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Variable dependence on detrital and grazing food webs by generalist predators: aerial insects and web spiders

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Recent studies have shown that organisms from the detritus food web subsidize generalist predators in aboveground food webs, but its significance in space and time is largely unknown. Here we report seasonal dynamics of aerial insects from grazing and detritus food webs in both forest and grassland habitats, and show how these patterns influence the dependence of web spiders on the detritus food web. Detrital insects were more abundant in spring, decreased in summer, and then increased slightly in autumn. This pattern was most conspicuous in Nematocera. Due to different seasonal activity patterns of grazing and detrital insects, the proportion of detrital insects was greater in spring and autumn. Detrital insects were relatively more abundant in the forest than in the grassland. Prey captured by web spiders generally reflected seasonal and spatial patterns of aerial insect abundance. In particular, Leucauge spiders reversed their dependence on the two food webs seasonally. Body size of spiders was negatively correlated with the proportion of detrital prey, suggesting that the detrital subsidy is essential for relatively small predators. This size effect probably resulted from interaction of the following two factors: 1) the maximum body size of prey that can be caught increased with spider body size, 2) larger body size classes of aerial insects included a higher proportion of insects from the grazing food web.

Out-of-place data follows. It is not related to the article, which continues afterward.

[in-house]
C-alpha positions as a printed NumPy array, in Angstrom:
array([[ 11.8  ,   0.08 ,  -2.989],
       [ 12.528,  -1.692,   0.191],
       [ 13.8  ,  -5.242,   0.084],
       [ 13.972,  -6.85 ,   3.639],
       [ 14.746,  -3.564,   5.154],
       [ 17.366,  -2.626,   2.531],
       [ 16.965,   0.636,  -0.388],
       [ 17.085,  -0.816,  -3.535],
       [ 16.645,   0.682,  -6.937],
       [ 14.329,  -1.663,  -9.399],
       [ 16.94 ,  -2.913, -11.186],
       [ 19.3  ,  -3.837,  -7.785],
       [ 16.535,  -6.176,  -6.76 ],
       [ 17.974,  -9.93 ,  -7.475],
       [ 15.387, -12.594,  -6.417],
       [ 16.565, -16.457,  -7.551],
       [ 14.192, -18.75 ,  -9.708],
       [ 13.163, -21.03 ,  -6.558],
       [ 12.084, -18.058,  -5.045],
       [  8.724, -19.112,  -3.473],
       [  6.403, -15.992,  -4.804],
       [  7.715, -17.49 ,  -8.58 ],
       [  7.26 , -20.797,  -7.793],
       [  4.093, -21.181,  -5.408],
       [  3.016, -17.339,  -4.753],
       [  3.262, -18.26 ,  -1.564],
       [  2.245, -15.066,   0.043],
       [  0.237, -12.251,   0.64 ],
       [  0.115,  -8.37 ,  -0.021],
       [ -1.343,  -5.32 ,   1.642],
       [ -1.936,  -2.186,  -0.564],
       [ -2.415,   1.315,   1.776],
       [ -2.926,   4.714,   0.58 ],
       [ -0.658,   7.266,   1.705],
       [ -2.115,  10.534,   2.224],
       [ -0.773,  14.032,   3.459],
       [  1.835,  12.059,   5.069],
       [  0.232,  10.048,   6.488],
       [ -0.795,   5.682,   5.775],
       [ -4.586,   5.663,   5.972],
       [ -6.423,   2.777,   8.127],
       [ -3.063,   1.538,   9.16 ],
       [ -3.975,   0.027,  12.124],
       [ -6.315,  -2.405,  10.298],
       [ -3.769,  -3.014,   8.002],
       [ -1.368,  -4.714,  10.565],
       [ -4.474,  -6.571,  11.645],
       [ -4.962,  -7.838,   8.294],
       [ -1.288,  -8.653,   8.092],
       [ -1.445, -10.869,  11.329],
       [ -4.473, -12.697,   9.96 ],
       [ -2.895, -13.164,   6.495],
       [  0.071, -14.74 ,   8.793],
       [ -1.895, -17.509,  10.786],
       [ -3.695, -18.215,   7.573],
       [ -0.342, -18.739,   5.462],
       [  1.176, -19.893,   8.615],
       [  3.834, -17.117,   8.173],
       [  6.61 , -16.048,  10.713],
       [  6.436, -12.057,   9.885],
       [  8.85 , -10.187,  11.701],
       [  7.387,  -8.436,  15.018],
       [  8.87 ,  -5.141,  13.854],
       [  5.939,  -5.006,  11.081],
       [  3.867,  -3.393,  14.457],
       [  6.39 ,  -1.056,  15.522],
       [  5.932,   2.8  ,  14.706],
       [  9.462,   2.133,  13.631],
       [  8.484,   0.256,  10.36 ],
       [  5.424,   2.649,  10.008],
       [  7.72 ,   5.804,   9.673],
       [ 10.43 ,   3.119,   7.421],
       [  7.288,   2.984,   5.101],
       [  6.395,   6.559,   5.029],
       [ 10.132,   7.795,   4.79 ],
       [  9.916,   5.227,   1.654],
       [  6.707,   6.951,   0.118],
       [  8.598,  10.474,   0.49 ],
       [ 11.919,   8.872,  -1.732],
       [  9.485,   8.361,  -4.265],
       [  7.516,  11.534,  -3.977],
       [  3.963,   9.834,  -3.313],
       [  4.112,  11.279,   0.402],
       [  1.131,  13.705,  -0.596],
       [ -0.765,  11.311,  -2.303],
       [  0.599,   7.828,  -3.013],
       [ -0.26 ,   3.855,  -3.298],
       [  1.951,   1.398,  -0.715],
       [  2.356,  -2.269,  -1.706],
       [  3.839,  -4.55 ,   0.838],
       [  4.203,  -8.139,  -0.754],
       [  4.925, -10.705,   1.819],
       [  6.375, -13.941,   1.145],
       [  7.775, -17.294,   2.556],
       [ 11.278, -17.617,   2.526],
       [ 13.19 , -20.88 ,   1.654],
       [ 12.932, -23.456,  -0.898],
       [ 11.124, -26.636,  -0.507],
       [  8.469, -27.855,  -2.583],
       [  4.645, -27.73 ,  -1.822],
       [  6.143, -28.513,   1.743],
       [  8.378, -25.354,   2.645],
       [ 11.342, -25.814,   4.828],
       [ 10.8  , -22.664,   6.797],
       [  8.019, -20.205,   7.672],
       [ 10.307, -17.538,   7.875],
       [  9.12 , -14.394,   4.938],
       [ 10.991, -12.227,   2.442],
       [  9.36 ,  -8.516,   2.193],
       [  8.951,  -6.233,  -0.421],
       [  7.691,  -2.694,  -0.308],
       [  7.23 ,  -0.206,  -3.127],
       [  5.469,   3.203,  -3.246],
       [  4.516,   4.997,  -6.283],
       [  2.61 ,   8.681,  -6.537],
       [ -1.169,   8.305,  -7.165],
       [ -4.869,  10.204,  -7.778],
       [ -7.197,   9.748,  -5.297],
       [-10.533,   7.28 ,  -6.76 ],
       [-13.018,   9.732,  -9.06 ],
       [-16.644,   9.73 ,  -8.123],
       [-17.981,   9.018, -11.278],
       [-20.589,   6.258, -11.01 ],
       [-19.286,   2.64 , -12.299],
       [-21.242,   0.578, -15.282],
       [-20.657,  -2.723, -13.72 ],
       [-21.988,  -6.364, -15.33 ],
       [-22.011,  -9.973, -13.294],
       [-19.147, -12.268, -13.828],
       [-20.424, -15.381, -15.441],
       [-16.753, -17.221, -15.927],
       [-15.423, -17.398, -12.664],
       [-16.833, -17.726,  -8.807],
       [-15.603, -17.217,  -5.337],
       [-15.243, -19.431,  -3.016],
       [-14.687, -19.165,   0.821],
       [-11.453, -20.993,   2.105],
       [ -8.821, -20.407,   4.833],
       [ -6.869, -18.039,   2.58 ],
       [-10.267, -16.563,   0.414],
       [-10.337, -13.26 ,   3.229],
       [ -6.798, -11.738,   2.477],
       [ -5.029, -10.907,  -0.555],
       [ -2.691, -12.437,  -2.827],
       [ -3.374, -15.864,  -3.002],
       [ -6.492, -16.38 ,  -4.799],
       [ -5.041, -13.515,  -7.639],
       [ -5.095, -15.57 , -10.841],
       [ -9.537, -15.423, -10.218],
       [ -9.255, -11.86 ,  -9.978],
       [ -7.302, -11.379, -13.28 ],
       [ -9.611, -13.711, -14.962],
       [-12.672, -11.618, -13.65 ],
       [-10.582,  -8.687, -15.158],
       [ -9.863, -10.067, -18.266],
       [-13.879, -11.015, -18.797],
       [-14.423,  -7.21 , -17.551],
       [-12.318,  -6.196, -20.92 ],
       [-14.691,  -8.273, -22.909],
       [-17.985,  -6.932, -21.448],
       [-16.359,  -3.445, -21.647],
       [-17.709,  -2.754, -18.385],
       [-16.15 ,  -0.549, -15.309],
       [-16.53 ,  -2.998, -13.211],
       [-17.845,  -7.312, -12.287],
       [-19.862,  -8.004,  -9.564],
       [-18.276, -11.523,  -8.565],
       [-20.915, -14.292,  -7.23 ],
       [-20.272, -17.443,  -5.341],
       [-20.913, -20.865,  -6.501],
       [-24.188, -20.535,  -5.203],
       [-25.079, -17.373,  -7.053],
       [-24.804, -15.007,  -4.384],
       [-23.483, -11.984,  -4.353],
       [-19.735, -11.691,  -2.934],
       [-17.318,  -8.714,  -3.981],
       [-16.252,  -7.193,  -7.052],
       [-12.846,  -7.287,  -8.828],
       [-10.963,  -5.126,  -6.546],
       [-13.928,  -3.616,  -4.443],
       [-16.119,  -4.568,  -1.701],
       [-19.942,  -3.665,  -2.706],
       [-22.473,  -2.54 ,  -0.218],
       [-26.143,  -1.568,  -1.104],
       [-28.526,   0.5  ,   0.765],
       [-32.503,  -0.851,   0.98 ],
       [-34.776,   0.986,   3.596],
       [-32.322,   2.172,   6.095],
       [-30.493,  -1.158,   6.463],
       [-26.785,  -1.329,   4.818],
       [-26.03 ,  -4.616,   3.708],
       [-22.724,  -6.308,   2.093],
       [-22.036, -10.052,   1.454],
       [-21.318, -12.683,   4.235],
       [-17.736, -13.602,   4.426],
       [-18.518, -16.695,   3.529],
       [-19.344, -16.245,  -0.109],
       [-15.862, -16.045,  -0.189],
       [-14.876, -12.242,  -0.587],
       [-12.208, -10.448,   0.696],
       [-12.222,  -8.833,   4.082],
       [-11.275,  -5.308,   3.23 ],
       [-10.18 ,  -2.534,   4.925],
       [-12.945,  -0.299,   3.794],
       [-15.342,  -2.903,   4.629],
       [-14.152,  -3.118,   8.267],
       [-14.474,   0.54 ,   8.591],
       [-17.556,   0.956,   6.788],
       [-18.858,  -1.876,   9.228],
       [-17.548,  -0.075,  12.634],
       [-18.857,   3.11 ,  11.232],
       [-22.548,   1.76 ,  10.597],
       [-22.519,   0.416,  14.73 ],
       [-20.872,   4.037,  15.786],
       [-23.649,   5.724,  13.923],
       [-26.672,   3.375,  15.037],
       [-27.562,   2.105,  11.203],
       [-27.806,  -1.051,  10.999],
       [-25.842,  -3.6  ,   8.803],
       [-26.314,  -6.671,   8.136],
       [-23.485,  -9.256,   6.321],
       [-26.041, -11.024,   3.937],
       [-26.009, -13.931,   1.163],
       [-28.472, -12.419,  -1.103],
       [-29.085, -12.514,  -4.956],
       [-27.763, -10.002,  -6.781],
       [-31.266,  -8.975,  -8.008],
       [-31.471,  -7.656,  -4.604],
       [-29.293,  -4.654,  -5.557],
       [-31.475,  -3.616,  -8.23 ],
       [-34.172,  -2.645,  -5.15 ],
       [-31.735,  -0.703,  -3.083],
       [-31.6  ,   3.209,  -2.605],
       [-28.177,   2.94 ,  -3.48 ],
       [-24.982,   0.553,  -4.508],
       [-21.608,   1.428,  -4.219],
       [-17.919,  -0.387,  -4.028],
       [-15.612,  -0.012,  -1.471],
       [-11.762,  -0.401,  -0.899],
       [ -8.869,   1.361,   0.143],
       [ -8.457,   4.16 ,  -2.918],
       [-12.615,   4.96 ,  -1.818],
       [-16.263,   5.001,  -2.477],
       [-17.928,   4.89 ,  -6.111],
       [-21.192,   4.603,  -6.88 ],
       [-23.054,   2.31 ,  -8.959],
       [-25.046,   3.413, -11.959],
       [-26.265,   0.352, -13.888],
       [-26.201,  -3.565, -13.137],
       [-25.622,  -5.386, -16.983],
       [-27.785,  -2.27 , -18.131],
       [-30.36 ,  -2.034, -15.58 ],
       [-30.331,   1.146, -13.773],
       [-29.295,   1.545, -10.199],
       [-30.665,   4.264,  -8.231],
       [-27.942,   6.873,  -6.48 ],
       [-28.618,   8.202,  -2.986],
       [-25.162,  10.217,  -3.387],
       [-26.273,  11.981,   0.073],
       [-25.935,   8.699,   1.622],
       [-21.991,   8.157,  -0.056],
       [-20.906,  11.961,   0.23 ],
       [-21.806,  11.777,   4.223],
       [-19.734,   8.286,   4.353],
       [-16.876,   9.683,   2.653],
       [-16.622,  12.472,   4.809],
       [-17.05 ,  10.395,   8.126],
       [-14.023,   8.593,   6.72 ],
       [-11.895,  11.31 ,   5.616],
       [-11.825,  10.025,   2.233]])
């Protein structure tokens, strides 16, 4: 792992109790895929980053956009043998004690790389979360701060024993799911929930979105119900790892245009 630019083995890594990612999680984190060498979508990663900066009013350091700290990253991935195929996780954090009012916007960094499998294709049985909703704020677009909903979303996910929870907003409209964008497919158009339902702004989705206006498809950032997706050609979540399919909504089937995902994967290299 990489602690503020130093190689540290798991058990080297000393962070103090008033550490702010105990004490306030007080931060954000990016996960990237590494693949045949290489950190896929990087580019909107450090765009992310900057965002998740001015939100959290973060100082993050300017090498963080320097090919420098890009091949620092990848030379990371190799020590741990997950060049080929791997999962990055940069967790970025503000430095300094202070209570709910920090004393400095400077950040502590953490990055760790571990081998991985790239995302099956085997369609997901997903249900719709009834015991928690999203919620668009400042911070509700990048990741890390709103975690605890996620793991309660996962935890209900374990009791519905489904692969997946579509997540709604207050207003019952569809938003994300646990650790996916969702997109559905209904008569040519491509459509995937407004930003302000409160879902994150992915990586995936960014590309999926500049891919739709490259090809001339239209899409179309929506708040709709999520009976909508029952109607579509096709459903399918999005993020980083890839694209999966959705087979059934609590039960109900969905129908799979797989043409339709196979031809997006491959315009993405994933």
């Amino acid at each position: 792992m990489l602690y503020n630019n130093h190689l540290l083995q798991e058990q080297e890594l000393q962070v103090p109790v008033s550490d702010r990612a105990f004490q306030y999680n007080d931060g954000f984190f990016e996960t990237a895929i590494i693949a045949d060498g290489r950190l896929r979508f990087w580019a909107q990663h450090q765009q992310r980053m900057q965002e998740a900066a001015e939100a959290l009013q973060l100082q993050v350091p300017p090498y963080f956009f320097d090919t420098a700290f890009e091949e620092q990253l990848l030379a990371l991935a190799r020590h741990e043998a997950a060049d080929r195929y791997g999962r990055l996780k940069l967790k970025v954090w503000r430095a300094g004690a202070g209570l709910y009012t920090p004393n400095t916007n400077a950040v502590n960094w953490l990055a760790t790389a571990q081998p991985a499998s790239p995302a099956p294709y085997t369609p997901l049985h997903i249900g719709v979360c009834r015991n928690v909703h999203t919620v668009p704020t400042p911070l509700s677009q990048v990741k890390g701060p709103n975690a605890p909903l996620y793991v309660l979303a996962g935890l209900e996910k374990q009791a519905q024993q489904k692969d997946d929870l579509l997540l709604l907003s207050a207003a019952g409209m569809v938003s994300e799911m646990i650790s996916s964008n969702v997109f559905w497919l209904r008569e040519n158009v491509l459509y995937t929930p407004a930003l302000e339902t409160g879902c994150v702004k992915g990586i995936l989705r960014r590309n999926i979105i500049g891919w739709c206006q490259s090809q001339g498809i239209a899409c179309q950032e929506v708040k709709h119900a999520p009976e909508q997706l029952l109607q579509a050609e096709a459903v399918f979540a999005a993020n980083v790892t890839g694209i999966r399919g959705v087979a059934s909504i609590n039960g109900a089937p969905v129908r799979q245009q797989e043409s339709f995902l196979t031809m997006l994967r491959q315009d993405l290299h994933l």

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Document Type: Research Article

Publication date: August 1, 2005

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